June 12th is yet another active day on the Sun, no X-class flares where observed but three moderately strong M-class flares where observed from two active regions and also numerous C-class flares. The first M-class flare from today was an M2 solar flare from AR12087 and peaked at 04h21, it was however a short flare but looking at difference images there looks to be a CME associated with it but won't be Earth directed due to the position of the region. The second flare was an M1.8 solar flare from AR12085 and immediately after followed by an M2 solar flare from AR12087. On the difference images of SDO imagery there is coronal dimming visible with material that's being ejected, due to the lack of LASCO imagery we can't determine if there is an Earthward directed part. EPAM monitor did show a rise in the low energy electrons so there might be an Earthward part but we will make a CME analysis once LASCO data is completed.


Difference image of the M2 on the left and M1.8/M2 on the right

Discussion of Active Regions


AR 12085

This region still holds a minor delta spot in the central part of the region and is relatively stable, strong events are not expected M-class flares can't be excluded. 


AR 12087

Now that the magnetic configuration is now visible in better ways than this morning, we can conclude that a very strong delta structure persist in the central part of the region, it's so compact that you can't draw a line between those two magnetic zones. The images below will give you a better look:


Because of this strong delta structure, strong flares remain possible, X-class flare can't be excluded. 


Keep following us here for large updates, Twitter for live alerts and our website for latest data

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The bombardment of small M-class flares continues with AR12089 joining the club with an M1.1 during a small data gap in x-ray GOES data. All M-flares of today had practically no or barely any CME associated with it.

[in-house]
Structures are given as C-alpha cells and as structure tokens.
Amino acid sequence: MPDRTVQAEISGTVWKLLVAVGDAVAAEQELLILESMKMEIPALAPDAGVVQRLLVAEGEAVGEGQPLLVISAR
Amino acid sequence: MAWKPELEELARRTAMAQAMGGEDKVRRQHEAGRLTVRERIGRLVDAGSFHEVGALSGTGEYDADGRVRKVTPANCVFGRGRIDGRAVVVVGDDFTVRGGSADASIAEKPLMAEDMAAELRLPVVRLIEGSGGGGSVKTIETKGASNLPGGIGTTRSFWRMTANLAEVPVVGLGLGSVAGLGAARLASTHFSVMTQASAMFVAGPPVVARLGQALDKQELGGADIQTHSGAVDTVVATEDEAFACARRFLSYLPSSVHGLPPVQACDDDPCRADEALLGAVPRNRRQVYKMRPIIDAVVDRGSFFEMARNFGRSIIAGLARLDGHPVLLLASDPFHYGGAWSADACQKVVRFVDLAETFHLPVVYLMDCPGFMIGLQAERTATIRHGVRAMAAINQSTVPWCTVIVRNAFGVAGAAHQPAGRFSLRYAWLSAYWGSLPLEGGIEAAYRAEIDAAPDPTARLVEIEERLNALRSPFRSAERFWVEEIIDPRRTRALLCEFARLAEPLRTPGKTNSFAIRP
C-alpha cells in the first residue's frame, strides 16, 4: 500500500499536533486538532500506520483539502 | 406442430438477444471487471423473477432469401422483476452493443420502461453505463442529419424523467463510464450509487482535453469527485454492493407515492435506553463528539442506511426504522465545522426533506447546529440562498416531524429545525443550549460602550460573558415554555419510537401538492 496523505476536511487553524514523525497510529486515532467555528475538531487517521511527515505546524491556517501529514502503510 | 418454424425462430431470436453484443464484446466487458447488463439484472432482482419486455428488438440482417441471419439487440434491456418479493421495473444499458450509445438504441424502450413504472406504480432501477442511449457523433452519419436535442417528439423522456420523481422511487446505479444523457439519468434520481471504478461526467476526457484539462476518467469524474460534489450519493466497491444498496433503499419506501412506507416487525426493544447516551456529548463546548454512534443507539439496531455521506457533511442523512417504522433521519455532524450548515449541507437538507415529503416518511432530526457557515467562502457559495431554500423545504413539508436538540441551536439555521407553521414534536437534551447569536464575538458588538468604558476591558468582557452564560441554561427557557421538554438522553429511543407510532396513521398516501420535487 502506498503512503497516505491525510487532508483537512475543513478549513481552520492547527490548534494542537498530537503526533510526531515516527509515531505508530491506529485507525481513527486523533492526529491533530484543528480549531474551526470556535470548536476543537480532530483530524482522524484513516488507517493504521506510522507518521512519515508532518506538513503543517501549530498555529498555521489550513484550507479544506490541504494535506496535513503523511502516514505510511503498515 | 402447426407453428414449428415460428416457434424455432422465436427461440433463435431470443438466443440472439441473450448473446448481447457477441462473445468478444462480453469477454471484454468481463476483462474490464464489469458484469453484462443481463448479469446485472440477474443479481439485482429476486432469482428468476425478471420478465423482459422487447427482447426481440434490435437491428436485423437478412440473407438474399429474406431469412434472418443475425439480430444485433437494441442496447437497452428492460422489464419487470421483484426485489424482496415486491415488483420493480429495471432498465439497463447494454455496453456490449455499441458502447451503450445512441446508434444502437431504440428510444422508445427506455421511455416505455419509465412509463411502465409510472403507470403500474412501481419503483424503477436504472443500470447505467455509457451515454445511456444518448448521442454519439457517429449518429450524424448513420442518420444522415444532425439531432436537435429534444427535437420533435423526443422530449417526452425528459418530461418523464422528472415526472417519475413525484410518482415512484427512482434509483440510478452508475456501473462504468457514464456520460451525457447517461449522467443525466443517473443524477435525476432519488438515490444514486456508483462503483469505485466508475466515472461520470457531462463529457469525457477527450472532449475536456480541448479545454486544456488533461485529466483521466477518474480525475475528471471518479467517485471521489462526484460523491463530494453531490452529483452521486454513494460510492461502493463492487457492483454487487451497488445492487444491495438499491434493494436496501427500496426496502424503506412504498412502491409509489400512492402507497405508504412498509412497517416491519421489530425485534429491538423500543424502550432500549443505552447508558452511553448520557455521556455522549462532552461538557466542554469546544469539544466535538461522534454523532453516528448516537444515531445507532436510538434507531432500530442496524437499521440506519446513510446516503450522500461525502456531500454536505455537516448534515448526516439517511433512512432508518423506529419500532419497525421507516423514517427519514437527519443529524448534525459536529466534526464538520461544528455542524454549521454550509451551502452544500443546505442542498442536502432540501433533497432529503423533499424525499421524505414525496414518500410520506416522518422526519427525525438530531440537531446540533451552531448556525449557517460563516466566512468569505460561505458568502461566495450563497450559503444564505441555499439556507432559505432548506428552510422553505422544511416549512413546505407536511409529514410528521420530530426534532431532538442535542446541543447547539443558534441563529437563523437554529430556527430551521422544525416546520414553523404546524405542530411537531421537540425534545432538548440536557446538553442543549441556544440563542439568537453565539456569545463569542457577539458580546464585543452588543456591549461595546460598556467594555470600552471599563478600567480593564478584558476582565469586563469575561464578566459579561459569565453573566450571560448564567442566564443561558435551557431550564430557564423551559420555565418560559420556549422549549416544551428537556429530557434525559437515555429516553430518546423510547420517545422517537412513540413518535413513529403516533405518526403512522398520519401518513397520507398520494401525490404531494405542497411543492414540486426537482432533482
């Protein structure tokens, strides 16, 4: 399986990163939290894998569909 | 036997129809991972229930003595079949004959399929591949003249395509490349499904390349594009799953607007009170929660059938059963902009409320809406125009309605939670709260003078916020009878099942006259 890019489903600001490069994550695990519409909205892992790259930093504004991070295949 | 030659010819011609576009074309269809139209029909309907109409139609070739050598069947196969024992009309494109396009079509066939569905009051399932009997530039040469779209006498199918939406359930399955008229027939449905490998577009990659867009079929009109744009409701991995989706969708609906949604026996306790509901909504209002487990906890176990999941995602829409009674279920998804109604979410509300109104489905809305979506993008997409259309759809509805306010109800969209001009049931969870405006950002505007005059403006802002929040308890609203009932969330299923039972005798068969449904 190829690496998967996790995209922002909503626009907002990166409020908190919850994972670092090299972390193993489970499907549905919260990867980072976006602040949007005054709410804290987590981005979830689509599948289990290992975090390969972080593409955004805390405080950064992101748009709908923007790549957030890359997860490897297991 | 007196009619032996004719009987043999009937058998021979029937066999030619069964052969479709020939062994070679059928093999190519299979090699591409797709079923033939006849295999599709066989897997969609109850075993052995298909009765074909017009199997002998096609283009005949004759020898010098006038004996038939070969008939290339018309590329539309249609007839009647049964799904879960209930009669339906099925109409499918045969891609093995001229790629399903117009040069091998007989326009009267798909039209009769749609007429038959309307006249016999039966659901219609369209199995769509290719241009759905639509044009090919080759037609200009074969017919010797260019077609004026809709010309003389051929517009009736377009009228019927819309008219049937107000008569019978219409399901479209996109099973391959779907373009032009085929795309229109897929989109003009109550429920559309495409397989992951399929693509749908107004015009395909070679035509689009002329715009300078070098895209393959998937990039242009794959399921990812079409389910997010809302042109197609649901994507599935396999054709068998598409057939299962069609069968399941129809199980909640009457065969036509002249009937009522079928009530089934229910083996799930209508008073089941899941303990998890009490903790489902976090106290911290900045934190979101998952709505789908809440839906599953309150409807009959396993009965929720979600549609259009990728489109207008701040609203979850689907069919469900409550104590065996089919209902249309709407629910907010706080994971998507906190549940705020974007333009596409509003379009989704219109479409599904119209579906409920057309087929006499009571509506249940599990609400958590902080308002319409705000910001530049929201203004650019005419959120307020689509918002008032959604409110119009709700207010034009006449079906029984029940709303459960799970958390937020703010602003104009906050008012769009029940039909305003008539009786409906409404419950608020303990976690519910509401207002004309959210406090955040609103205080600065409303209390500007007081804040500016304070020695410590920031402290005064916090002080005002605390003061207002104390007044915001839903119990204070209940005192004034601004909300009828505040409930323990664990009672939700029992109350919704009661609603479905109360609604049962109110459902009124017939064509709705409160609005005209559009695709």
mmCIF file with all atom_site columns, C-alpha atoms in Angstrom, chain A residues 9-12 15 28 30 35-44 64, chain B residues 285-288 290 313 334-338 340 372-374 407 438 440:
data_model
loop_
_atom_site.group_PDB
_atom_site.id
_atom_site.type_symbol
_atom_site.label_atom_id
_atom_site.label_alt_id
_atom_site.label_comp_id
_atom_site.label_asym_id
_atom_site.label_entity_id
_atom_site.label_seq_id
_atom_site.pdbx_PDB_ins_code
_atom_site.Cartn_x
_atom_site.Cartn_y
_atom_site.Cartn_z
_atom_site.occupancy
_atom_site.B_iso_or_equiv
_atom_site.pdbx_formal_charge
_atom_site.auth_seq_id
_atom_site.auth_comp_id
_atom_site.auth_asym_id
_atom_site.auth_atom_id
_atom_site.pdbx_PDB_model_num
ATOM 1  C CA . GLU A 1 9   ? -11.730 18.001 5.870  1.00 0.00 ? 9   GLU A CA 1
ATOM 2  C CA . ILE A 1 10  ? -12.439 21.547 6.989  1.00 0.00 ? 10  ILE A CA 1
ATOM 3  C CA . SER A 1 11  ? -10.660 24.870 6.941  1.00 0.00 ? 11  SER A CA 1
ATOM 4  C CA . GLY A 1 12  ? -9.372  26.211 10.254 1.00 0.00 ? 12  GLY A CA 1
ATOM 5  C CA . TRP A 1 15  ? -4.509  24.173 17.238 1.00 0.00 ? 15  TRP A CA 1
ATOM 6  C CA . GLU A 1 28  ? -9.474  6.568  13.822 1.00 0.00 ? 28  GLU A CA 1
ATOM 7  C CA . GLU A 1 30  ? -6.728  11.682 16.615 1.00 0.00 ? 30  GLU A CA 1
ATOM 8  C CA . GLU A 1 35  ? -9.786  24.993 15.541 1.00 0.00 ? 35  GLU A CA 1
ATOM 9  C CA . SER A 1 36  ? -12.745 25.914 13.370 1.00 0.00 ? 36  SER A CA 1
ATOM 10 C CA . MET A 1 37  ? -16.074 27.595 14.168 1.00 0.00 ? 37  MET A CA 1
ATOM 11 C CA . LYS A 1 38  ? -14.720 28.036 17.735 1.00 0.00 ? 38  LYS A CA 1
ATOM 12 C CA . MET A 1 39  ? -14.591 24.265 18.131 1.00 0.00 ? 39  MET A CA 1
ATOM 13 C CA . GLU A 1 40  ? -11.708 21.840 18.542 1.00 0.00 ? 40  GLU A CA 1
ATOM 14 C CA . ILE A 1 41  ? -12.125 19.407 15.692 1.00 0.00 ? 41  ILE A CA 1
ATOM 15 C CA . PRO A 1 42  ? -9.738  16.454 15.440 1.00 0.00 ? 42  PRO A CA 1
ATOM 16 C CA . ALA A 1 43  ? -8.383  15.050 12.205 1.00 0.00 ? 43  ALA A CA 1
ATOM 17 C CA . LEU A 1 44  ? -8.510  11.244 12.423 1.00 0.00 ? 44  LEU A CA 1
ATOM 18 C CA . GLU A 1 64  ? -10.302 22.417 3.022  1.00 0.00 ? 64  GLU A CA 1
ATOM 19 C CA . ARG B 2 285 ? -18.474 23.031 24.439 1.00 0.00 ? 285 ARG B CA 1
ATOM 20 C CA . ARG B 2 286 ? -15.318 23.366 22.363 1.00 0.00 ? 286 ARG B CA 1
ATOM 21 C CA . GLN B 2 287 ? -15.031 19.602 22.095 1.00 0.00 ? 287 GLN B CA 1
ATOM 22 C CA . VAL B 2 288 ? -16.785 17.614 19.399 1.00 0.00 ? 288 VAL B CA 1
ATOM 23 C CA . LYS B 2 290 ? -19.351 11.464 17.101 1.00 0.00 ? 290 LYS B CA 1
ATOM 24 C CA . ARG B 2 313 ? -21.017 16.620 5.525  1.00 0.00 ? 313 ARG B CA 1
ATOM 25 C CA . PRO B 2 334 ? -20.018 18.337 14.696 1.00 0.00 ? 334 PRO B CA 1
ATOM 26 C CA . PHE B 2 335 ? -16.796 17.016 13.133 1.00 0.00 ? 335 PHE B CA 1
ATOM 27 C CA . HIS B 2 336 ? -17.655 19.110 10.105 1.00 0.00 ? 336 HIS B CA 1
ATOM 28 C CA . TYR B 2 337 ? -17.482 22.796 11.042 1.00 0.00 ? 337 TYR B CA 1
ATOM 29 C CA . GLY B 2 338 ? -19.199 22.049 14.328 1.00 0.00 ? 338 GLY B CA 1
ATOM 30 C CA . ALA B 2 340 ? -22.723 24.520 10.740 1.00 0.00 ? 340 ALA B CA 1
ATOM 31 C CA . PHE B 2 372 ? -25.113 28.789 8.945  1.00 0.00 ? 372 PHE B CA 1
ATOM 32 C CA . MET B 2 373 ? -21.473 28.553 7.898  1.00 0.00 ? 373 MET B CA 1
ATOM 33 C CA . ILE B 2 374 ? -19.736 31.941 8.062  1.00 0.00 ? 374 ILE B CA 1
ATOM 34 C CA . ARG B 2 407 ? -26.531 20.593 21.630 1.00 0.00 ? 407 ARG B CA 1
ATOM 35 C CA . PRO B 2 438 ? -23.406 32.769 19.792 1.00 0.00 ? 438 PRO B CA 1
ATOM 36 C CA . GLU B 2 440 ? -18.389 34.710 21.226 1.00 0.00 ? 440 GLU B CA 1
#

At the moment the most interesting flare of today was in progress, an M3.15 solar flare in region 12085, it's a long duration flare with moderate coronal dimming so a CME is likely associated with it. We wil update when further imagery is available

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The CME itself looks not Earth directed, bulk is headed southwest of the equator. LASCO data is near complete so we don't have full view on it yet.

The coronal dimming can say much if there is an associated CME, this is been done with difference images of SDO to see it more clearly. Some examples are in the first post of the X1 flares and you'll see what we mean ;-)

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Active region update June 13th 15h15



The active region lost it's magnetic delta structure, making it a beta-gamma region. It also lost several spots and is in a phase of decay. It is still capable of producing minor M-class flares but chances are getting lower. 



This region developed further, there was spot growth noted south of the leader spot. In this new spot formation a strong delta structure has been formed. This region is capable of producing M-class events with a slight chance for an X-class flare. The region will soon be on the limb and leave out of sight.



This region lost several spots and goes into a phase of decay. It has a beta-gamma magnetic layout. Only low M-class flares can be expected still but chances are also getting lower.